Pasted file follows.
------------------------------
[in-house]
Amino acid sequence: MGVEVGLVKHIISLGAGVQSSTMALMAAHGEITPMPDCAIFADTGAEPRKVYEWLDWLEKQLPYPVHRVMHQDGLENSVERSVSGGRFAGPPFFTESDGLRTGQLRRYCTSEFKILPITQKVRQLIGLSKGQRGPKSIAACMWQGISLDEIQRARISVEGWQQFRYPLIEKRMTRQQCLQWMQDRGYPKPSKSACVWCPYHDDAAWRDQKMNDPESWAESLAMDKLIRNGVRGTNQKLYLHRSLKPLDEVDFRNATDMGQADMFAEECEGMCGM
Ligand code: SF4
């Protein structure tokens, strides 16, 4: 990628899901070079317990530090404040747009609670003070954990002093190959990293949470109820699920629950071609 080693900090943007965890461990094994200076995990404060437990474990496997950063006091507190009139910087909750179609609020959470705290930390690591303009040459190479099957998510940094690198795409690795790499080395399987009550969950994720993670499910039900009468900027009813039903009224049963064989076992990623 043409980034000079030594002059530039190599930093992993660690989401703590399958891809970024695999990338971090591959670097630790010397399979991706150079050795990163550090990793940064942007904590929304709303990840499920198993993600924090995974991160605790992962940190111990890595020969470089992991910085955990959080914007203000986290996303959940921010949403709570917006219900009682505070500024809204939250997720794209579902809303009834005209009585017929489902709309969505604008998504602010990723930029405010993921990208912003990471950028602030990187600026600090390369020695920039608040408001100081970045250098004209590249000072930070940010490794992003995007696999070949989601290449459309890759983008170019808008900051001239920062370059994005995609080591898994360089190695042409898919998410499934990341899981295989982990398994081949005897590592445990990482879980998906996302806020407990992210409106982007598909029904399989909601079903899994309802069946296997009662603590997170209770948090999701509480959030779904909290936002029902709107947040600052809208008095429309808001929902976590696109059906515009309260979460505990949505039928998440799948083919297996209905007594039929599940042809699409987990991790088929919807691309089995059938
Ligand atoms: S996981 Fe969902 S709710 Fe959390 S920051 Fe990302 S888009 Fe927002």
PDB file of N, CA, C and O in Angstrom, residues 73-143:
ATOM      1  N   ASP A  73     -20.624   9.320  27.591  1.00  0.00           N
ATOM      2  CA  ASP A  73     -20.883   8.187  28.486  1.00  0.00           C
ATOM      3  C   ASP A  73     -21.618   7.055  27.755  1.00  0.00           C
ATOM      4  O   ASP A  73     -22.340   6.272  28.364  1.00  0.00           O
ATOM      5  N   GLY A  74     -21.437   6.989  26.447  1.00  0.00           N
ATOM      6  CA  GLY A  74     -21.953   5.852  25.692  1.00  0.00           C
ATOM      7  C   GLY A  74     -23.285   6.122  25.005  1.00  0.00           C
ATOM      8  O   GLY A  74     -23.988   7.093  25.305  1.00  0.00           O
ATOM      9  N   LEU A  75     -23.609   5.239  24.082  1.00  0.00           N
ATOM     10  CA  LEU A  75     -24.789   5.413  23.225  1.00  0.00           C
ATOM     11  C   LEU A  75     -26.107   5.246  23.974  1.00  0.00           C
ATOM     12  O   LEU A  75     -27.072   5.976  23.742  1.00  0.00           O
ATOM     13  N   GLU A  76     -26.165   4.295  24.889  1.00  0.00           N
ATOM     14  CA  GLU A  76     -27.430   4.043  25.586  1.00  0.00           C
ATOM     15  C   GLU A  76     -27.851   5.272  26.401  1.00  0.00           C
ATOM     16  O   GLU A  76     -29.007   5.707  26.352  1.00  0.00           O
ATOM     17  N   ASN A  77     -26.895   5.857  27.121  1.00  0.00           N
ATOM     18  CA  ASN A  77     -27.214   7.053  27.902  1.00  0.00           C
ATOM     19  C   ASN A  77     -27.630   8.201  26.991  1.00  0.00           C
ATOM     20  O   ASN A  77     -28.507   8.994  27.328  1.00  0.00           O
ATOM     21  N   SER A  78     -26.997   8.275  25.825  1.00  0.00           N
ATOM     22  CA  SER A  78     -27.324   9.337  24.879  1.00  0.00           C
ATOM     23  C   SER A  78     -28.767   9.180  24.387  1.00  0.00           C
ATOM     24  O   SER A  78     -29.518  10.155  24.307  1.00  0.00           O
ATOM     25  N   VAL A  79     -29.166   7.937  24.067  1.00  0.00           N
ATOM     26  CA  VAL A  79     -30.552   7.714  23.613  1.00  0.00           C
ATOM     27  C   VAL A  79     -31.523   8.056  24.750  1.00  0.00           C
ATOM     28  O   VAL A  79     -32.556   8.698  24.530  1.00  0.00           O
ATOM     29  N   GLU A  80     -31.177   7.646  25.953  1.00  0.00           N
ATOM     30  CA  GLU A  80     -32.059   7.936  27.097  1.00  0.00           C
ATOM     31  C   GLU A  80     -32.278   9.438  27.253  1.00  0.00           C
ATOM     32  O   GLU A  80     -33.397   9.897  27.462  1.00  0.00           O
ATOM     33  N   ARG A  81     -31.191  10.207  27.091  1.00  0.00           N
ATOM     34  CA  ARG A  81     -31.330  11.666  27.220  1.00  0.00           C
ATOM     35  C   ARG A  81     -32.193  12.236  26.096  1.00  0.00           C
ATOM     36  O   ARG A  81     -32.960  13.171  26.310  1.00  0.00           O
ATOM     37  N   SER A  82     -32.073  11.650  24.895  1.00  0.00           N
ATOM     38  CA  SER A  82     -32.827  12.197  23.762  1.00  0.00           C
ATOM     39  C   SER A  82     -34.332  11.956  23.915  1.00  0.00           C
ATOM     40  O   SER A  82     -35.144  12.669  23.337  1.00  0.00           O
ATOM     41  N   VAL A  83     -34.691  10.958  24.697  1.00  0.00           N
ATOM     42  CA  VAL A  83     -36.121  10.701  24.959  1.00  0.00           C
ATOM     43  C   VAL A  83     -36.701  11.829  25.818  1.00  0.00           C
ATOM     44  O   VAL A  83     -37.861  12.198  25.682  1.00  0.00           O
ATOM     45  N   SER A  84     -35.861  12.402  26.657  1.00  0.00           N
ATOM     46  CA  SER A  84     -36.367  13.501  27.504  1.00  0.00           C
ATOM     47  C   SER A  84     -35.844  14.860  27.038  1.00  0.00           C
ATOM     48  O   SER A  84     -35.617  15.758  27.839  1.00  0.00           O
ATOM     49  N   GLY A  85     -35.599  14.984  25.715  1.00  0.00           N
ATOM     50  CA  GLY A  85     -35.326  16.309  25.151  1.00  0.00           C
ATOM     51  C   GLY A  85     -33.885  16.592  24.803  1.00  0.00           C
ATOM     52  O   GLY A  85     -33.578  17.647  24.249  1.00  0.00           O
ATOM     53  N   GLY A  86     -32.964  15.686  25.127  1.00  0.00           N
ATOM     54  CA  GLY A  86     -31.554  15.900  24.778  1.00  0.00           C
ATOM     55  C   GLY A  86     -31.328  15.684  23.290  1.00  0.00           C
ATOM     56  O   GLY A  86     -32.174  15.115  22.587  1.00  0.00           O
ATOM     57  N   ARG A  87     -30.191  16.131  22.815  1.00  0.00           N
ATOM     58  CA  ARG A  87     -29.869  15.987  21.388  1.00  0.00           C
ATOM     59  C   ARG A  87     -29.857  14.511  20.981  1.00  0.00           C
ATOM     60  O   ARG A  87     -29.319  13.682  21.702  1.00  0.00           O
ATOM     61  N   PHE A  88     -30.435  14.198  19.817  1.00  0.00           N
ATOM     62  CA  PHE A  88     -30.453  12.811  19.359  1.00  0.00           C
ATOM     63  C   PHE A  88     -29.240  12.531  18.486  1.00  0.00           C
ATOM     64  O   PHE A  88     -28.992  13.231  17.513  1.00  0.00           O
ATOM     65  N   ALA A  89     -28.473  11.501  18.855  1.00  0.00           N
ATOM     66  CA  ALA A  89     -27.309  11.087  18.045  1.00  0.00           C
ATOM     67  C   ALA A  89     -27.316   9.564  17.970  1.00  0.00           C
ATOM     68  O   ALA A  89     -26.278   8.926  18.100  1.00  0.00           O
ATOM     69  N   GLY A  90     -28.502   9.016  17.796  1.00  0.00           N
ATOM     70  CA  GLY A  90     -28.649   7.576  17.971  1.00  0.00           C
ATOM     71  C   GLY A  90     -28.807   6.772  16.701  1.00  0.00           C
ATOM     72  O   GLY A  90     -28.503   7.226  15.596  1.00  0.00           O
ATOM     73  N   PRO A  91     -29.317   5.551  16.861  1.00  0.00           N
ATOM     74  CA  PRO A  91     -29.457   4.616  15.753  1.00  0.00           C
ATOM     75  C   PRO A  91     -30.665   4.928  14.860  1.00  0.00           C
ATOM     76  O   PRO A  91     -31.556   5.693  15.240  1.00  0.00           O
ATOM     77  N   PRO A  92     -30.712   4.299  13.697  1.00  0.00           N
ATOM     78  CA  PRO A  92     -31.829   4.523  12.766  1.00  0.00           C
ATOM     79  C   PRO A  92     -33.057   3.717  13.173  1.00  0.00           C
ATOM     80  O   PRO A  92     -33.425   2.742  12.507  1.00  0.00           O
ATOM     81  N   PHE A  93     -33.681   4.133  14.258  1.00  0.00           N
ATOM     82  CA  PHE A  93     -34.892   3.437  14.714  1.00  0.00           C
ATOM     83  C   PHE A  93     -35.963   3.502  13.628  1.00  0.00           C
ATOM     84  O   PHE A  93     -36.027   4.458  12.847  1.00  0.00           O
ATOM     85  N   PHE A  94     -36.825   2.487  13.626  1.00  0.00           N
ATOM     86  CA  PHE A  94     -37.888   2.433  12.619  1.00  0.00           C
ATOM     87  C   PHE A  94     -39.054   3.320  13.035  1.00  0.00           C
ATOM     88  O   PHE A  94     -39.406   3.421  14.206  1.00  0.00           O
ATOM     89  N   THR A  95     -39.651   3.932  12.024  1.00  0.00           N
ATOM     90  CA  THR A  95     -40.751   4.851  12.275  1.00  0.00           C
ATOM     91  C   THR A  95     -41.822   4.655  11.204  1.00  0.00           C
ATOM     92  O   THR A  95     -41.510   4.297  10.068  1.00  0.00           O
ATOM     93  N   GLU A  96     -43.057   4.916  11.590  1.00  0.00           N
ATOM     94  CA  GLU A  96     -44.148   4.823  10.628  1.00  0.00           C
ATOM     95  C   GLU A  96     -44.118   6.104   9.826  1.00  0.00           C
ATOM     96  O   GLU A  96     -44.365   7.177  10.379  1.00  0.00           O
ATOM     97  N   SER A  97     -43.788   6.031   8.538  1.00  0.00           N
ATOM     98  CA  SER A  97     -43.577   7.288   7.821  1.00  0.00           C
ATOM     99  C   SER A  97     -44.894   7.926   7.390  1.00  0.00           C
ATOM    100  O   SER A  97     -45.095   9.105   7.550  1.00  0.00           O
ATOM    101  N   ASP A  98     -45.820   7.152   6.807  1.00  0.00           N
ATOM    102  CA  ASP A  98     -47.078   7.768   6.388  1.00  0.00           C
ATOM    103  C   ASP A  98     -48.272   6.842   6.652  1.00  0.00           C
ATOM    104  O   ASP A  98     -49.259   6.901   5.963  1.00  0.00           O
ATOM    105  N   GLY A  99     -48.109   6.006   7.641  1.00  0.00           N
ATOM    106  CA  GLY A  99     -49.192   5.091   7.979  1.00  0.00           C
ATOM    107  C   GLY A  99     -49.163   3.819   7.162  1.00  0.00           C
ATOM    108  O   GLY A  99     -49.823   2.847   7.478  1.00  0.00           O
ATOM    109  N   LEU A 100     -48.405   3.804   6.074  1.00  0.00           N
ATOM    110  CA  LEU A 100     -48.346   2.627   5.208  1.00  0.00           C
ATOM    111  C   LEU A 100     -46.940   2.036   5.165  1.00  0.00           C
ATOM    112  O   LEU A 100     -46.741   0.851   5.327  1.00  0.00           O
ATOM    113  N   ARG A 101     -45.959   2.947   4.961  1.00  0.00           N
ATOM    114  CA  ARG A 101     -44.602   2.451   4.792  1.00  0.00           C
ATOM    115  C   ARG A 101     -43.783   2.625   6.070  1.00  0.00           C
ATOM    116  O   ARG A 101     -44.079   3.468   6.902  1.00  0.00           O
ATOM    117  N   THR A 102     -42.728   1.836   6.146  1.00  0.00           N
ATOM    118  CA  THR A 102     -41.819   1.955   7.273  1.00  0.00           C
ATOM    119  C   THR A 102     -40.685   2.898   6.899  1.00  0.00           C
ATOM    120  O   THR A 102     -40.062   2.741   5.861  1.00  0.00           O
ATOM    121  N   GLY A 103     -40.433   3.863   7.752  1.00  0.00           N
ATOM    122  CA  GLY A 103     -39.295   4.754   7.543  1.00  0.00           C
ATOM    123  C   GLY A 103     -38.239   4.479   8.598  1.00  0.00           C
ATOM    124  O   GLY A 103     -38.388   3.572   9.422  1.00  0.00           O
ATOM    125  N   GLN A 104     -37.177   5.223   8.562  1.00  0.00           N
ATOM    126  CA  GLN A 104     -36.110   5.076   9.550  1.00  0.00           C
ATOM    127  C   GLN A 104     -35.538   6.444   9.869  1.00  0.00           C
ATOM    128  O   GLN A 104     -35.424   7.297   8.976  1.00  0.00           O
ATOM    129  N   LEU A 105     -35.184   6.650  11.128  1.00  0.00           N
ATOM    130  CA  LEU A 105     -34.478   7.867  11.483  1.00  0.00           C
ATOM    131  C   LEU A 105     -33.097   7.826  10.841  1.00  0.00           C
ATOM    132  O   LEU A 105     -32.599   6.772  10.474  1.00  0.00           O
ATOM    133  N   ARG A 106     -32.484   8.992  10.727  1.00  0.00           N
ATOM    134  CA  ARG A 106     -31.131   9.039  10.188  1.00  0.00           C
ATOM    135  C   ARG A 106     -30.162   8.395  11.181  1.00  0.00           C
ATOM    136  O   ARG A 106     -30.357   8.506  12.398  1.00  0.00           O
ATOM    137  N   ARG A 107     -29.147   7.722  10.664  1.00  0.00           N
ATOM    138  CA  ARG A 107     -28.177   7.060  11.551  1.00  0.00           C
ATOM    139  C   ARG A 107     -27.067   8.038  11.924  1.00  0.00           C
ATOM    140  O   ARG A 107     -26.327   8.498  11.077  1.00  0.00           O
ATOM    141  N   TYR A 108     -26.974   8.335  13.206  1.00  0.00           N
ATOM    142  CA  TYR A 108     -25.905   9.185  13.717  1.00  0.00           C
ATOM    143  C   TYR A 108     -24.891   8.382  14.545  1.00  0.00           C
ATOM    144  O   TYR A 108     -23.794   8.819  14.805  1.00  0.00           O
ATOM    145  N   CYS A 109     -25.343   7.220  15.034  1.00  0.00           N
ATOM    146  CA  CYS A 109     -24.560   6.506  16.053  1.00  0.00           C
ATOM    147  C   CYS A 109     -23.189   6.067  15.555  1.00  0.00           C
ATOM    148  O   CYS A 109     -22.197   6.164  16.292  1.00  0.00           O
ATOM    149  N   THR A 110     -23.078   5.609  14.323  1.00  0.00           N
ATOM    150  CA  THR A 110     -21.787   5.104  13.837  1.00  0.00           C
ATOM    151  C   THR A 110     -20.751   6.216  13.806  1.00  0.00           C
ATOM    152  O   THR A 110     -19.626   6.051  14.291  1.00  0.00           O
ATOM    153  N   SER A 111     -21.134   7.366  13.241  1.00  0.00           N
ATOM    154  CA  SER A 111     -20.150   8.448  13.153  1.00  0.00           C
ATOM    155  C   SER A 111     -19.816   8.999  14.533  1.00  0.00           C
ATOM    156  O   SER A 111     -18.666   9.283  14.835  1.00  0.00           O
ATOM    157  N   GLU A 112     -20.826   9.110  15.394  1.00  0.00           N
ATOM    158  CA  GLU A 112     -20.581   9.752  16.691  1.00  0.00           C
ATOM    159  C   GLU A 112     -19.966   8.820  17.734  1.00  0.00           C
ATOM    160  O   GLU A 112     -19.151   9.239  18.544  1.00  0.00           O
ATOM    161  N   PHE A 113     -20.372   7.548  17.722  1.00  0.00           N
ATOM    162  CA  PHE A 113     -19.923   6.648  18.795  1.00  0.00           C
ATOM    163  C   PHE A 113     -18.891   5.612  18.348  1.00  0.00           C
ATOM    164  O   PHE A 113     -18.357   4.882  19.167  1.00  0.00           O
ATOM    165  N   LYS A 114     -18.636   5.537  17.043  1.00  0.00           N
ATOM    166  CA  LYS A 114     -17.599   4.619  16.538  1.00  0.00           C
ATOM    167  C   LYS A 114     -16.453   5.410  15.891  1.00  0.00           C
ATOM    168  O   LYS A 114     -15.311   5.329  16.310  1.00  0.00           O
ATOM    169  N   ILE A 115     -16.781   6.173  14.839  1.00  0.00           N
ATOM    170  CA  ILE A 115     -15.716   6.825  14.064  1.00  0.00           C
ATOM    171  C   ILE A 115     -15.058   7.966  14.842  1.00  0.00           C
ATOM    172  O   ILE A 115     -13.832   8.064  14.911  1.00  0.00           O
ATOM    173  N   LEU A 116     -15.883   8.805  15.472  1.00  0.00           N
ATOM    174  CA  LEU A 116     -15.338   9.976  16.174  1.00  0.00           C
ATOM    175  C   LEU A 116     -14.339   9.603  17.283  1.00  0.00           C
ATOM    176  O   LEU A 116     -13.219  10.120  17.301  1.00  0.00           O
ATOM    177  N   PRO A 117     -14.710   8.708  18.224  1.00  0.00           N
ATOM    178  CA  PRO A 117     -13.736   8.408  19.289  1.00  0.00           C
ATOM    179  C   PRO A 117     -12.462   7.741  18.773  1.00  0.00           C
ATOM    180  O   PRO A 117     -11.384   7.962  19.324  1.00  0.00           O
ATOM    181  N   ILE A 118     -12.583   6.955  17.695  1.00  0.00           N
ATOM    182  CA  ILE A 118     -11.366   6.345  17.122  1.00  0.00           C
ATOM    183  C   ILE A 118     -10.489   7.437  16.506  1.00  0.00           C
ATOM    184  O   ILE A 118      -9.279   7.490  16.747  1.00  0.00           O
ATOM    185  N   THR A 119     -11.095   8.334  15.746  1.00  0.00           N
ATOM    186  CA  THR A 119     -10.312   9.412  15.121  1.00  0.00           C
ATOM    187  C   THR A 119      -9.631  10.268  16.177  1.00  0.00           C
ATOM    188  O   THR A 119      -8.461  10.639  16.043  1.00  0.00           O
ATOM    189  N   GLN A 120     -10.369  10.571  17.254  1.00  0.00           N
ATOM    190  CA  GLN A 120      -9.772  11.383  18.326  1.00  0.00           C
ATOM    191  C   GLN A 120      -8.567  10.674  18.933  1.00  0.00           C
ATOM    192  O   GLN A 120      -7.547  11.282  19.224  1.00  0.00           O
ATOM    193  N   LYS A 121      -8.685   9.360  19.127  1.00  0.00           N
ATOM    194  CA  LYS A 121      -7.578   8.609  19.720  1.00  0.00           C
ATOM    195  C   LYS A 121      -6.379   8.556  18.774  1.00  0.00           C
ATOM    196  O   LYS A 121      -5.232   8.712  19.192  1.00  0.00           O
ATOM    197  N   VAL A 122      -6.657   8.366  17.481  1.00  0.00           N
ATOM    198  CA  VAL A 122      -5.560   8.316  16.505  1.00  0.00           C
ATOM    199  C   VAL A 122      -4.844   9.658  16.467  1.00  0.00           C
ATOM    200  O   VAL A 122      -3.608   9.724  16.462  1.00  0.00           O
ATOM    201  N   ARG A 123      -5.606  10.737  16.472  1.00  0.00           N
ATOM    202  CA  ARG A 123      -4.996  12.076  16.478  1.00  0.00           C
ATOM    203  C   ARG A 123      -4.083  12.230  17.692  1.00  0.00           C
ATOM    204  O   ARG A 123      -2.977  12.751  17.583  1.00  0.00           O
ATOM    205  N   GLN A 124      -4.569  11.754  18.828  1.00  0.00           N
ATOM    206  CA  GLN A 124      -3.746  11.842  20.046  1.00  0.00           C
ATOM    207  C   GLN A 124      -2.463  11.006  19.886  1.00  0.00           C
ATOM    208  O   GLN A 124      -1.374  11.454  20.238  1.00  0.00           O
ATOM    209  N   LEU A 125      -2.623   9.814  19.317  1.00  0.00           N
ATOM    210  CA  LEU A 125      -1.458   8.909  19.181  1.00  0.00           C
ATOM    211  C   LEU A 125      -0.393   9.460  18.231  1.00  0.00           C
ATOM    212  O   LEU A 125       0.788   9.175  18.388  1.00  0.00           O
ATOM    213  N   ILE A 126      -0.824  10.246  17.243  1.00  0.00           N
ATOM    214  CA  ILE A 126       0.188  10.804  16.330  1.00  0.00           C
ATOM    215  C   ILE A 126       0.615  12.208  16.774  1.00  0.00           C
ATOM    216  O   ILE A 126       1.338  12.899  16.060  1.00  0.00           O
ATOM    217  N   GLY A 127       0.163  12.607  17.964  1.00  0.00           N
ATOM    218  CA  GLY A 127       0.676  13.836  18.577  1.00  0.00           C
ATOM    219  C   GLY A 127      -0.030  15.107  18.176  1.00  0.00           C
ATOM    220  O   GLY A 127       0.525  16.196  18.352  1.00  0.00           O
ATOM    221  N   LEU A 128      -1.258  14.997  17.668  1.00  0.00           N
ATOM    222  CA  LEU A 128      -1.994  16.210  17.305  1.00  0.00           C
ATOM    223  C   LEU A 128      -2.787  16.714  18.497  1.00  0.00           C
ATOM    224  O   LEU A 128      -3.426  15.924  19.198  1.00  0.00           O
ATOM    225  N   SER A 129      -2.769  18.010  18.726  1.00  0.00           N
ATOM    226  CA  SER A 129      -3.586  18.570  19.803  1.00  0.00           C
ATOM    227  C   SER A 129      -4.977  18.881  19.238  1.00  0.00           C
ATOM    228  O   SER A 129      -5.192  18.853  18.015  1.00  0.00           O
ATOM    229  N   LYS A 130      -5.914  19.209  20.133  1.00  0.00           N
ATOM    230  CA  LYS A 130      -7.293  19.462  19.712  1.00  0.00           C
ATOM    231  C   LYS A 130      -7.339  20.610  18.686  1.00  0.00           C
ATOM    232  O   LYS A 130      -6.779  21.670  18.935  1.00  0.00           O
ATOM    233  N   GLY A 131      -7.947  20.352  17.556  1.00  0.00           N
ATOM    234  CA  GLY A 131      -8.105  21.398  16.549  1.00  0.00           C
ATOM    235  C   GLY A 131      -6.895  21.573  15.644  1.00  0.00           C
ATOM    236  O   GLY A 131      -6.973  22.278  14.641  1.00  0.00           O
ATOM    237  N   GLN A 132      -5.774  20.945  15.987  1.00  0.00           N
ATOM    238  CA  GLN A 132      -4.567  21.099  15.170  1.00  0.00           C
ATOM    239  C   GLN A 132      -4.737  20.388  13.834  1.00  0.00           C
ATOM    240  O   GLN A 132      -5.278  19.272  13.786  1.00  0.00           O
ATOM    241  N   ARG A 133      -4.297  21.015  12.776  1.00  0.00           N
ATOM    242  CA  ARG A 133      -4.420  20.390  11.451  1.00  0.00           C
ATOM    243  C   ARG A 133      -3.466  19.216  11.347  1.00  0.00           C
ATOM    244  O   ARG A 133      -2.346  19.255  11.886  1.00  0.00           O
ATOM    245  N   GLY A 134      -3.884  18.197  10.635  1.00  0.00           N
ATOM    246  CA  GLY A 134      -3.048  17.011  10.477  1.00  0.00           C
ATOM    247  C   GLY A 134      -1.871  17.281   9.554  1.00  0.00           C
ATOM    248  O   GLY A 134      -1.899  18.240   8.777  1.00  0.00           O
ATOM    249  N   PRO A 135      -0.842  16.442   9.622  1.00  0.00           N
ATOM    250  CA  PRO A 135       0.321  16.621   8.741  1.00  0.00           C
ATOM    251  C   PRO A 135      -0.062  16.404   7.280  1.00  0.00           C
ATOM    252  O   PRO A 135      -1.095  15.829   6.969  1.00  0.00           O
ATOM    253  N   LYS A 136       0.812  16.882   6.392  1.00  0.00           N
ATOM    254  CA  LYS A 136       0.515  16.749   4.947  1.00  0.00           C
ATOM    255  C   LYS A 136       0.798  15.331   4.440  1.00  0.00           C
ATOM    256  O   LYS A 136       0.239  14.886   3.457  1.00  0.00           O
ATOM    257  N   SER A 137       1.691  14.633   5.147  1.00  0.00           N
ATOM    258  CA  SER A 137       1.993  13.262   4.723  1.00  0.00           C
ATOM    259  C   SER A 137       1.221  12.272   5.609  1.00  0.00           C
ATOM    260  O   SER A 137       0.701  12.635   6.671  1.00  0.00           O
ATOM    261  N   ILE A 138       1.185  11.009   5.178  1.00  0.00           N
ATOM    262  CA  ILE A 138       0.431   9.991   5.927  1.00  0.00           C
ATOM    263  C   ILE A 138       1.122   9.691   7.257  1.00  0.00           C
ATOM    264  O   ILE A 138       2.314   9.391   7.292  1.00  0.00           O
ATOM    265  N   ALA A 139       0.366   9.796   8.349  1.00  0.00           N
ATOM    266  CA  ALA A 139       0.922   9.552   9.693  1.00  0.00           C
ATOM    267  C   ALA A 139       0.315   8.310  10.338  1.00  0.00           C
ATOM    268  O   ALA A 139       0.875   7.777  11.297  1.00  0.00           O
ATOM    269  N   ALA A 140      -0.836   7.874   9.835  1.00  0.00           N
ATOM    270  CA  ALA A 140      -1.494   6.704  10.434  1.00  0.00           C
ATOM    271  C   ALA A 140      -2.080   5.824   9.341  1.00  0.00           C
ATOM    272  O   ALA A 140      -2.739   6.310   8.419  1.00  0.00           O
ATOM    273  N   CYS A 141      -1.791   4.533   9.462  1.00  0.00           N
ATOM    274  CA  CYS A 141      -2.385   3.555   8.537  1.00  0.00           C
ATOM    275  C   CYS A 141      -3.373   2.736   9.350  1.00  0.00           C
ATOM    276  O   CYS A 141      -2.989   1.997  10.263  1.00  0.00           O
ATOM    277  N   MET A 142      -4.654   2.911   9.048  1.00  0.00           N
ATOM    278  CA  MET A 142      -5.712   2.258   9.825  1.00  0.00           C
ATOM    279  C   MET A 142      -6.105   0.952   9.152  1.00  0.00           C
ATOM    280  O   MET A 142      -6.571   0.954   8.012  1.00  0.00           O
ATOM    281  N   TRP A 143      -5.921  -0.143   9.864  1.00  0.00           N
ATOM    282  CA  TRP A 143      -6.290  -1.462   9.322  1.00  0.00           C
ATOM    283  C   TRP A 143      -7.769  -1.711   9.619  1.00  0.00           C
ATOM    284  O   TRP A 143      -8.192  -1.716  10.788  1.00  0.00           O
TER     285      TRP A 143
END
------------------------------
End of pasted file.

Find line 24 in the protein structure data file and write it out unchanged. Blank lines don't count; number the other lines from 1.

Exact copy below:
ATOM     18  CA  ASN A  77     -27.214   7.053  27.902  1.00  0.00           C